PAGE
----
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The Bush Doctrine
May 24, 2006 3:50 PM   Subscribe

President George W. Bush has bestowed on his intelligence czar, John Negroponte, broad authority, in the name of national security, to excuse publicly traded companies from their usual accounting and securities-disclosure obligations. Notice of the development came in a brief entry in the Federal Register, dated May 5, 2006, that was opaque to the untrained eye.
posted by Mean Mr. Bucket (55 comments total) 1 user marked this as a favorite

 
What's with the county map?
posted by boo_radley at 3:55 PM on May 24, 2006


Holy fucking shit.

I mean, is there no corporate blowjob that cannot be cloaked in the rich dark chocolate coating of "War on Terror"?

The good news is that I retain the capacity for shock.

The bad news is that I have children, and therefore think about what the future may bring rather more than may be healthy.
posted by sacre_bleu at 3:59 PM on May 24, 2006


"At this moment, America's greatest economic need is higher ethical standards -- standards enforced by strict laws and upheld by responsible business leaders.

The lure of heady profits of the late 1990s spawned abuses and excesses. With strict enforcement and higher ethical standards, we must usher in a new era of integrity in corporate America. "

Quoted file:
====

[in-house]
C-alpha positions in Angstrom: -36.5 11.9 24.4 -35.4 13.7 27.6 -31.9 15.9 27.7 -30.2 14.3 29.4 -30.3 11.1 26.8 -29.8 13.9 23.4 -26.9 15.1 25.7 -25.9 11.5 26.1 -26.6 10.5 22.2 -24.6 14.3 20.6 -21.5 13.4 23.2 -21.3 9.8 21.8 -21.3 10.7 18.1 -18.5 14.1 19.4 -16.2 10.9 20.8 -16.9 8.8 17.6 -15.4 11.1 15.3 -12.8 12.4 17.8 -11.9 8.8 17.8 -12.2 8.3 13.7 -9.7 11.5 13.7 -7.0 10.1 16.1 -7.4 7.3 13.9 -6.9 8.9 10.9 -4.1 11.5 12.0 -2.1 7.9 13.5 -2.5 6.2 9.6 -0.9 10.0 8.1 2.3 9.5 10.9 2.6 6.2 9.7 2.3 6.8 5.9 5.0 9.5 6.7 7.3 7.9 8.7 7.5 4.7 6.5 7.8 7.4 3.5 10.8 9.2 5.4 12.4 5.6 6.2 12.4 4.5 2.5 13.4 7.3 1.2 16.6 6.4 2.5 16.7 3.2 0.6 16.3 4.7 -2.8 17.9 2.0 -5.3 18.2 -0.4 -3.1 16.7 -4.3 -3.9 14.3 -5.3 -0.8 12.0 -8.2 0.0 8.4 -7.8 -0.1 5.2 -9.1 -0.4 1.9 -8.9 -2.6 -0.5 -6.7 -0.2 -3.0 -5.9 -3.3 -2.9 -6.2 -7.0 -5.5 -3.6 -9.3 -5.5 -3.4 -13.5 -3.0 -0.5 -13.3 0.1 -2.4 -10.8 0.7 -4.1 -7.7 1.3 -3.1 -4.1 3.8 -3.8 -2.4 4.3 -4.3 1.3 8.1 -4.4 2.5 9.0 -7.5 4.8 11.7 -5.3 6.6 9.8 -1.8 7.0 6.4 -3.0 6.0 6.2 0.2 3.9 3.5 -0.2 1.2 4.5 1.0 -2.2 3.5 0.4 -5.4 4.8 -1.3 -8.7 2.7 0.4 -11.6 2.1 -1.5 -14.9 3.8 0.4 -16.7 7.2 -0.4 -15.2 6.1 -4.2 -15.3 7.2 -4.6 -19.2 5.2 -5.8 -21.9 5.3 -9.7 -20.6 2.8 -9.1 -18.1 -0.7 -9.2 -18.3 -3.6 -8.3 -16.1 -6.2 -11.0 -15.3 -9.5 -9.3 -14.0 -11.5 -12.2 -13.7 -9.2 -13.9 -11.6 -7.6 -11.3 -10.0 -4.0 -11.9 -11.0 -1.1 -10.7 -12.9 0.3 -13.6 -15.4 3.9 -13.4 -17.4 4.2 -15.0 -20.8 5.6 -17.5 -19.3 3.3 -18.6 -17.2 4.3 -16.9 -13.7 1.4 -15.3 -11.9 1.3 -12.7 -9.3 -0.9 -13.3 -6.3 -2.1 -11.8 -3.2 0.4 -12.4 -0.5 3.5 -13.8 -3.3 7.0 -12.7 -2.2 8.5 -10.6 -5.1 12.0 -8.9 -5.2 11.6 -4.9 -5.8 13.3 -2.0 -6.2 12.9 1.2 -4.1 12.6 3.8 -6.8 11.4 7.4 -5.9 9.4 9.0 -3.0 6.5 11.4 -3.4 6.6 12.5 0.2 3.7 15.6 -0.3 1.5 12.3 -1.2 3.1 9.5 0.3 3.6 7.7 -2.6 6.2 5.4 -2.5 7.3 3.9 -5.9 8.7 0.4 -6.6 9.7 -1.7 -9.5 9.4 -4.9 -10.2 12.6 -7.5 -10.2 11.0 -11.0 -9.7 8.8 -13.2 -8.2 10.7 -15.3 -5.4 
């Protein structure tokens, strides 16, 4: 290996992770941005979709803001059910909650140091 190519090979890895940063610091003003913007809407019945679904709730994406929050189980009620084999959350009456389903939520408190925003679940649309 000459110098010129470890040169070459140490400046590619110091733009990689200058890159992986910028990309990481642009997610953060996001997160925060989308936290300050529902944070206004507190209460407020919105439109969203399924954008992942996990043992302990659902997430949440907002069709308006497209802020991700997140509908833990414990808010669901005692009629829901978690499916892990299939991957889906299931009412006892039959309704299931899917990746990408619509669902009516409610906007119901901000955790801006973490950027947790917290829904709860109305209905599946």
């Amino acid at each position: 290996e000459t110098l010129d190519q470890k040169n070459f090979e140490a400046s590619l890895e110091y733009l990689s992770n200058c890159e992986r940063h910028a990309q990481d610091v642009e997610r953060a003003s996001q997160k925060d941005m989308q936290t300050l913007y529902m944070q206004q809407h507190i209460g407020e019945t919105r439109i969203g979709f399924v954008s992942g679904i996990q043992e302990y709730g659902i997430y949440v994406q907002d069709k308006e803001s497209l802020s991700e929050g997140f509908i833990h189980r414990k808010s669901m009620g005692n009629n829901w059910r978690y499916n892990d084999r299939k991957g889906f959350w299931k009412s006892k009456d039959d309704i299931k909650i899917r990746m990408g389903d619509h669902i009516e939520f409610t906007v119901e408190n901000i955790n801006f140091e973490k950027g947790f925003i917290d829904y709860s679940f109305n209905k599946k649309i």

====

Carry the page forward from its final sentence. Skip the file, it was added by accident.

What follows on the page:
Wonder how using this order will end up clashing with Sarbains-Oxley?
posted by rough ashlar at 3:59 PM on May 24, 2006


Not to defend Bush at all...

But to be clear since Carter the president himself has been able to to excuse companies from SEC reporting regs. The big news here is that Bush is the first president to delegate this authority.

The rule is intended to permit companies involved in top-secret government contracts from having to disclose items that may reveal the terms or purposes of these programs.
posted by JPD at 4:00 PM on May 24, 2006


Next up: the Cabinet and Congress quit goofing around, hang out a red light on the Capitol steps.
posted by Tuwa at 4:02 PM on May 24, 2006


I'm pretty sure we've covered this.
posted by mr_crash_davis at 4:02 PM on May 24, 2006


Double.

Deleted the first time, and it should be deleted again.

When you read the actual statute, passed by Congress in the 70's, its permits this power to be delegated to any head of an agency. There are policy reasons for this law to exist, and it is not even remotely newsworthy and/or nefarious.
posted by dios at 4:03 PM on May 24, 2006


You also botched the links for John Negroponte and "untrained eye."
posted by dios at 4:04 PM on May 24, 2006


Anyone see the Sopranos last Sunday, where Tony says "Dick Cheney for president of the fucking universe" after talking about the lucrative, no-oversight deals going to any and all contractors involved in the New Orleans "re-buidling"?

Yeah, Tony Soprano is on to something.
posted by bardic at 4:04 PM on May 24, 2006


Although, I do give you points Mean Mr. Bucket for not being as sensationalisticly wrong as the last poster of this was.
posted by dios at 4:06 PM on May 24, 2006


Well, the "presidential signing statement" has been around quite a while too. But only our current president has used it to chicken out of vetoes while going on the record to provide loopholes in 700+ pieces of legislation.